Understanding the Patriot Act

  • Copy by: Daryl Lindsey

The Patriot Act. Chances are you’ve probably heard about it.

The anti-terrorism act has been in and out of the media spotlight for well over a decade, and the media frenzy is back again in full force this week as major elements of the controversial law expire and new bills are debated to take their place.

In a world where terrorism and extremist groups pose a very real threat to national security, the issues and implications surrounding the Patriot act matter.

But with all of the information (and misinformation) out there, where does one even begin to learn about it? We’ve assembled a helpful guide that will hopefully clear a few things up. 

Let’s start at the beginning: What exactly is the Patriot Act?

The Patriot Act is a law that lifted restrictions on communications surveillance so that the government could access phone records—yes, all phone records, among many other things—without warrants or permission from telephone companies.

President Bush signed the act into law in 2001, just weeks after 9/11 citing that the act would “…enhance the penalties that will fall on terrorists or anyone who helps them.”

Post 9/11 tensions were high and the act was passed by a landslide vote in both the House and the Senate, but critics of the law believed the invasion of ordinary citizens’ privacy went too far and violated citizens’ basic liberties.

That thing with Edward Snowden


Remember this guy? The NSA’s dealings in data collection were mostly hush-hush until he showed up in 2013.

Part hero, part traitor (or is it the other way around?) Edward J. Snowden is the whistleblower who went public with the true scale of the Patriot Act’s spying spree.

The Snowden fiasco left Americans disillusioned and support for the Patriot Act plummeted.

To make a very long story short, the former NSA contractor stole thousands of classified documents and fled to Hong Kong, where he passed the information along to journalists who could spread the story globally. Snowden believed that the NSA’s behavior was unethical and that a government agency allowed to tap into any phone at any time for any reason was far too powerful.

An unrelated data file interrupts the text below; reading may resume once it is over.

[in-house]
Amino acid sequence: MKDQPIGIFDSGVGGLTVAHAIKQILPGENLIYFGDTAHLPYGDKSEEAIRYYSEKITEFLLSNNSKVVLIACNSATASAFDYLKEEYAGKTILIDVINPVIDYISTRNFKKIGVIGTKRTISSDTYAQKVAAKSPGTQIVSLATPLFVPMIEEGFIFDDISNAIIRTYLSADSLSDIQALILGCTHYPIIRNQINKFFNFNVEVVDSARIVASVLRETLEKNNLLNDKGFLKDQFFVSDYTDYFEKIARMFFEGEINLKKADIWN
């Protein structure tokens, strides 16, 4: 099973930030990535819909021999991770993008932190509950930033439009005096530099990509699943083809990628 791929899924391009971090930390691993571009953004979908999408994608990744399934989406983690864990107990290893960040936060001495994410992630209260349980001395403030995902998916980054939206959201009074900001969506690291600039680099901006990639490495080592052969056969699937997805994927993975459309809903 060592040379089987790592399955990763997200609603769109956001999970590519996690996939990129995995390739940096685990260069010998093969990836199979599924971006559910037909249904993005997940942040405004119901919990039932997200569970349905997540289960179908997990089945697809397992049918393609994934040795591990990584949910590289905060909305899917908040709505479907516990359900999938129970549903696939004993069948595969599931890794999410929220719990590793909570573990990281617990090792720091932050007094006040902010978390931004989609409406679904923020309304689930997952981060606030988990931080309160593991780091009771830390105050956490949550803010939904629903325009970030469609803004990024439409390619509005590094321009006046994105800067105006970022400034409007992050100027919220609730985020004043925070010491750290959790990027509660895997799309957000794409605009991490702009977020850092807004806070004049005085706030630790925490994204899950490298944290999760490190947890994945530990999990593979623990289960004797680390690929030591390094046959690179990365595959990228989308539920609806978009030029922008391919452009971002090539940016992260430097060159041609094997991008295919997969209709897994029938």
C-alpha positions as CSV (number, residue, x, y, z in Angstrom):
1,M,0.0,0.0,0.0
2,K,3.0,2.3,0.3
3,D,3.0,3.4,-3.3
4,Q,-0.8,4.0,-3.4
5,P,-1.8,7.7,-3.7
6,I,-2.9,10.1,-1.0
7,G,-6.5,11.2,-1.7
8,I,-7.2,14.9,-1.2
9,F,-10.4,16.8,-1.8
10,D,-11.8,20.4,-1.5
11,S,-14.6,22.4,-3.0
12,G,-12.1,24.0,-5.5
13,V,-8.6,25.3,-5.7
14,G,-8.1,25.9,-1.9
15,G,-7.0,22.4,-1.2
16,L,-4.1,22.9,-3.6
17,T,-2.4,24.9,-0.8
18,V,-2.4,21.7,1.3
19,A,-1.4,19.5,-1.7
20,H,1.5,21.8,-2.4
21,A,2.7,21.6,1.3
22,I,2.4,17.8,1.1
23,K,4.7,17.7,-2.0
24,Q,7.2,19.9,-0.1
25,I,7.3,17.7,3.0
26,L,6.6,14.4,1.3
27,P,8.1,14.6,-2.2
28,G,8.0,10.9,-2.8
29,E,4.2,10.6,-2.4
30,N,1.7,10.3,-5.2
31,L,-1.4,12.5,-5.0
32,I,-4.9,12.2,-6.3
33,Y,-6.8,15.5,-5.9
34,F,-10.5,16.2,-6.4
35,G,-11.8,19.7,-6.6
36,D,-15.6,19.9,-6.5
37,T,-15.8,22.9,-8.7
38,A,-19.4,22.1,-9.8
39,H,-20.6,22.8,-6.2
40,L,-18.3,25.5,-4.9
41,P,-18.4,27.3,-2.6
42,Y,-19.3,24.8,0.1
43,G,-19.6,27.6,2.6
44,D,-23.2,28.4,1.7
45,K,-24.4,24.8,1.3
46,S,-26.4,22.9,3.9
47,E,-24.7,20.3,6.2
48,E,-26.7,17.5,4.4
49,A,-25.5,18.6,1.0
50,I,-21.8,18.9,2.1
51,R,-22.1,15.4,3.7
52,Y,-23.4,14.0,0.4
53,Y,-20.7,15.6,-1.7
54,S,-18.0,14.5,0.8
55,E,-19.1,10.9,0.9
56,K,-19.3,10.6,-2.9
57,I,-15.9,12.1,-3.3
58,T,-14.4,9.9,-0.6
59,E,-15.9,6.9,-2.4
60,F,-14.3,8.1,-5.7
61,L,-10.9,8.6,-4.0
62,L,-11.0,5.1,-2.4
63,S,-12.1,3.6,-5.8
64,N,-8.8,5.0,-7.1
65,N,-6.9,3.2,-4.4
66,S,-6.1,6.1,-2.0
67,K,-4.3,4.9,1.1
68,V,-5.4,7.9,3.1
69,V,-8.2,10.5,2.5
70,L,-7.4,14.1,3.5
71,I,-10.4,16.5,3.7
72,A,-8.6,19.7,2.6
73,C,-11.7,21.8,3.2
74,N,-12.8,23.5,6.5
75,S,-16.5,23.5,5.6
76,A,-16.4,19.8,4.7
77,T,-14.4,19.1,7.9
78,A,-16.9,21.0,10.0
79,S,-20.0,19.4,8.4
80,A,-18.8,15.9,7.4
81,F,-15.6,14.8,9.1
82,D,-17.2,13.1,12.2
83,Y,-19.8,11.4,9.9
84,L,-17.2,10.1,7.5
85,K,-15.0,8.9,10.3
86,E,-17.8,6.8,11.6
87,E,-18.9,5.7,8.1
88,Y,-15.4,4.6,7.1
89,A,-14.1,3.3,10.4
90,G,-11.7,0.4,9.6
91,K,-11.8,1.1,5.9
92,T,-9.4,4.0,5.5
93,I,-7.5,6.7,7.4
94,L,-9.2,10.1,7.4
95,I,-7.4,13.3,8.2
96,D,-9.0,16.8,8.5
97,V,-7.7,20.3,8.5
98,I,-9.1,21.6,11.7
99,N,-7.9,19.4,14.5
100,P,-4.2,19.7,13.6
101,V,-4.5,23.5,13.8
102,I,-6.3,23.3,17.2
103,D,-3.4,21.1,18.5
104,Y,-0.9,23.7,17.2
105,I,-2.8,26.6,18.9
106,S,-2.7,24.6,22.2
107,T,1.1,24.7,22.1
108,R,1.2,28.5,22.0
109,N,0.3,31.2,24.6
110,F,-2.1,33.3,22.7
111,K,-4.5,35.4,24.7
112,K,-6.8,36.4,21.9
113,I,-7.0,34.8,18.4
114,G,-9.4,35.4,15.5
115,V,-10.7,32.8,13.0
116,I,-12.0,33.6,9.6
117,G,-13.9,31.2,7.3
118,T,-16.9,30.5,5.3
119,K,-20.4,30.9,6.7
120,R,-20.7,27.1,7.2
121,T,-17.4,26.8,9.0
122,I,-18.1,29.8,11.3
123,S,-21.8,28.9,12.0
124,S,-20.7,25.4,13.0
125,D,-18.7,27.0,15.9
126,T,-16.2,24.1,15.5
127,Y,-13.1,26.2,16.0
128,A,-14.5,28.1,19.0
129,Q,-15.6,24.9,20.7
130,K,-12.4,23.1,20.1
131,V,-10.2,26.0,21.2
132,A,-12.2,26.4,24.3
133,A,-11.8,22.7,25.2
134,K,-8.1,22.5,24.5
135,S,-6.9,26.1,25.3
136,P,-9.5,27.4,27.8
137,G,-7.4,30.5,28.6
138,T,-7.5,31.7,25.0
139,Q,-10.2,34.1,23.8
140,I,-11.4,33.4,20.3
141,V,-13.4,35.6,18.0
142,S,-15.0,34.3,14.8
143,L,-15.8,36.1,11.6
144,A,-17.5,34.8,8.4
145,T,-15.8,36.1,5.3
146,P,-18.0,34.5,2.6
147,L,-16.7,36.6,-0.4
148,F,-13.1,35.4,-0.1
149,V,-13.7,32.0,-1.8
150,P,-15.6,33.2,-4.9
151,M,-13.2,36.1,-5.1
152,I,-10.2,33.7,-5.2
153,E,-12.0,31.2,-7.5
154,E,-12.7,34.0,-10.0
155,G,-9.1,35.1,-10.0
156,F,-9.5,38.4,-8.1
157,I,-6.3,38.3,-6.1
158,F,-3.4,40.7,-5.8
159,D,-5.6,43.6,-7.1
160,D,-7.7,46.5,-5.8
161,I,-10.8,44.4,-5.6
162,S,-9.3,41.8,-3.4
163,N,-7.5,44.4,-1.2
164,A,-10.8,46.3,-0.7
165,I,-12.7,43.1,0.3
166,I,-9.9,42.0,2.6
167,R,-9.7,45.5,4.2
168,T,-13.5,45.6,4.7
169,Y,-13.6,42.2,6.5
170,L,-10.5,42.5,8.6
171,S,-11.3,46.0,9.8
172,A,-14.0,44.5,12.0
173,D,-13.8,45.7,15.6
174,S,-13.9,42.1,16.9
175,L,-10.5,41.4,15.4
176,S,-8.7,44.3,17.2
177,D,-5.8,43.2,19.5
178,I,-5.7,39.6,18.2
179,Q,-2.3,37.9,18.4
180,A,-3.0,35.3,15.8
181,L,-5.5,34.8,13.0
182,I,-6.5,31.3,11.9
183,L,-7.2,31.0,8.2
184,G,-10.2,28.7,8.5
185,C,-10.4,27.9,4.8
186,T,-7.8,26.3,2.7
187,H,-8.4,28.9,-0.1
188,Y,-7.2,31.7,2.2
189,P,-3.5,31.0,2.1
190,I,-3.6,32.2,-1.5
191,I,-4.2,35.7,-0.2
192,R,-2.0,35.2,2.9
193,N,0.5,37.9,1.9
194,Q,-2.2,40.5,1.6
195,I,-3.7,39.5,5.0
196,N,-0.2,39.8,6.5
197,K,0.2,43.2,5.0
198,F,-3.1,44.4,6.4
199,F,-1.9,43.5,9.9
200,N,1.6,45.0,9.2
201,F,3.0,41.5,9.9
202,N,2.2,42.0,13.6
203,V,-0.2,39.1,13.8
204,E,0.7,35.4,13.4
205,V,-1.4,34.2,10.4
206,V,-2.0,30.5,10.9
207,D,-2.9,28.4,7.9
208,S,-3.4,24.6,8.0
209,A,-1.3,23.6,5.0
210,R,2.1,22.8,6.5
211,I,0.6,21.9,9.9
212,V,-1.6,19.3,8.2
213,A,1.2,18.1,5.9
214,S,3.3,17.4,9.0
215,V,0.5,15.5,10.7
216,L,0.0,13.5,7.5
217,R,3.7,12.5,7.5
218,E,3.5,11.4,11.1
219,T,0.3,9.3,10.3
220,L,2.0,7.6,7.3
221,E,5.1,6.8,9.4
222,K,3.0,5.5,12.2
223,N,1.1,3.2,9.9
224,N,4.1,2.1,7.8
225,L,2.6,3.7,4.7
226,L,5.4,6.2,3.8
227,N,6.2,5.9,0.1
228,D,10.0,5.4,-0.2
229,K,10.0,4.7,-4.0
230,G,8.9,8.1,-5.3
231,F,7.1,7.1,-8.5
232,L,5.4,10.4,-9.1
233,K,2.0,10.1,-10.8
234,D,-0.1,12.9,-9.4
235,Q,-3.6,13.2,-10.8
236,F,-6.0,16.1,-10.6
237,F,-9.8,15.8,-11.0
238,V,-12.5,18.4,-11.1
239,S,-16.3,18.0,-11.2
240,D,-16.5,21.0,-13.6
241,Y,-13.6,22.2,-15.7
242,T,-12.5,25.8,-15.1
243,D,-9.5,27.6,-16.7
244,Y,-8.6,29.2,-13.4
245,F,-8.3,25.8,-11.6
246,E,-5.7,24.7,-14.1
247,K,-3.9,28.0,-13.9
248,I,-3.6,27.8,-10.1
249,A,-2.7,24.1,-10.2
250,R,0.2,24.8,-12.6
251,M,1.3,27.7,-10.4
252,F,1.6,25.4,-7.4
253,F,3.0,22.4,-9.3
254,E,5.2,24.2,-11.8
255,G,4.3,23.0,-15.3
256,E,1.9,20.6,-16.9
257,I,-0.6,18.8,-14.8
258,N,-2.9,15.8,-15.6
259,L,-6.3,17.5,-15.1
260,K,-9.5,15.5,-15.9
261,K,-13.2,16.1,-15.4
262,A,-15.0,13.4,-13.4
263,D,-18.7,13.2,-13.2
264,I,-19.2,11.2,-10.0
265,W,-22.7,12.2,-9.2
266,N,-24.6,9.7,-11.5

“We were sleepwalking into abandoning our privacy,” said David Cole, professor of law at Georgetown University. “Snowden has woken us up.”

The Snowden fiasco left Americans disillusioned with the NSA and support for the Patriot Act plummeted.

The Patriot Act Expires

Fast forward to the present. Three vital provisions of the Patriot Act were set to expire on June 1st if the senate couldn’t come to an agreement about an extension. Spoiler alert: They couldn’t.

The three expired clauses are: 
Section 206: The U.S. can tap into any (yes, any) mobile device or computer that a potential terrorist might use, even if the suspect switches phones, no warrant required.

Section 6001: The U.S. can track and monitor suspected “lone wolf” terrorists, or terrorists not affiliated with any known terrorist groups.

Section 215: The U.S. can seize “any tangible things” deemed relevant to a terrorism investigation. This is the provision that raises the most eyebrows; the notion of “any tangible things” seems dangerously vague.

But what does America want?

According to a CNN/ORC poll released Monday, 61% of Americans think that the Patriot Act should be renewed, despite 65% of Americans finding the limitations on government surveillance “inadequate.”

Translation: People don’t like what the government has power to do, but they generally see the invasion of privacy as a necessary sacrifice to keep people safe.

Graph via NPR

What happens now?

Some would deem the sections listed above as “dangerous,” while others might define them as “crucial,” but congress felt the bill was in need of some serious rebranding. A new bill, the USA Freedom Act, passed in the House of Representatives on May 13 and passed in the Senate late Tuesday afternoon.

A new bill? What are you talking about?

Most of the Patriot Act is still alive and well, but the USA Freedom Act will serve as a replacement of the expired sections. Though similar to the Patriot Act in a lot of ways, this one is less controversial because it will return data collecting responsibilities to telephone companies (read: less creepy government spying) and require the NSA to obtain court orders on a case by case basis in order to access private customer information. The Senate finally came to an agreement this week and the bill passed with 67 senators in favor and 32 against. The President is pleased.

The New York Times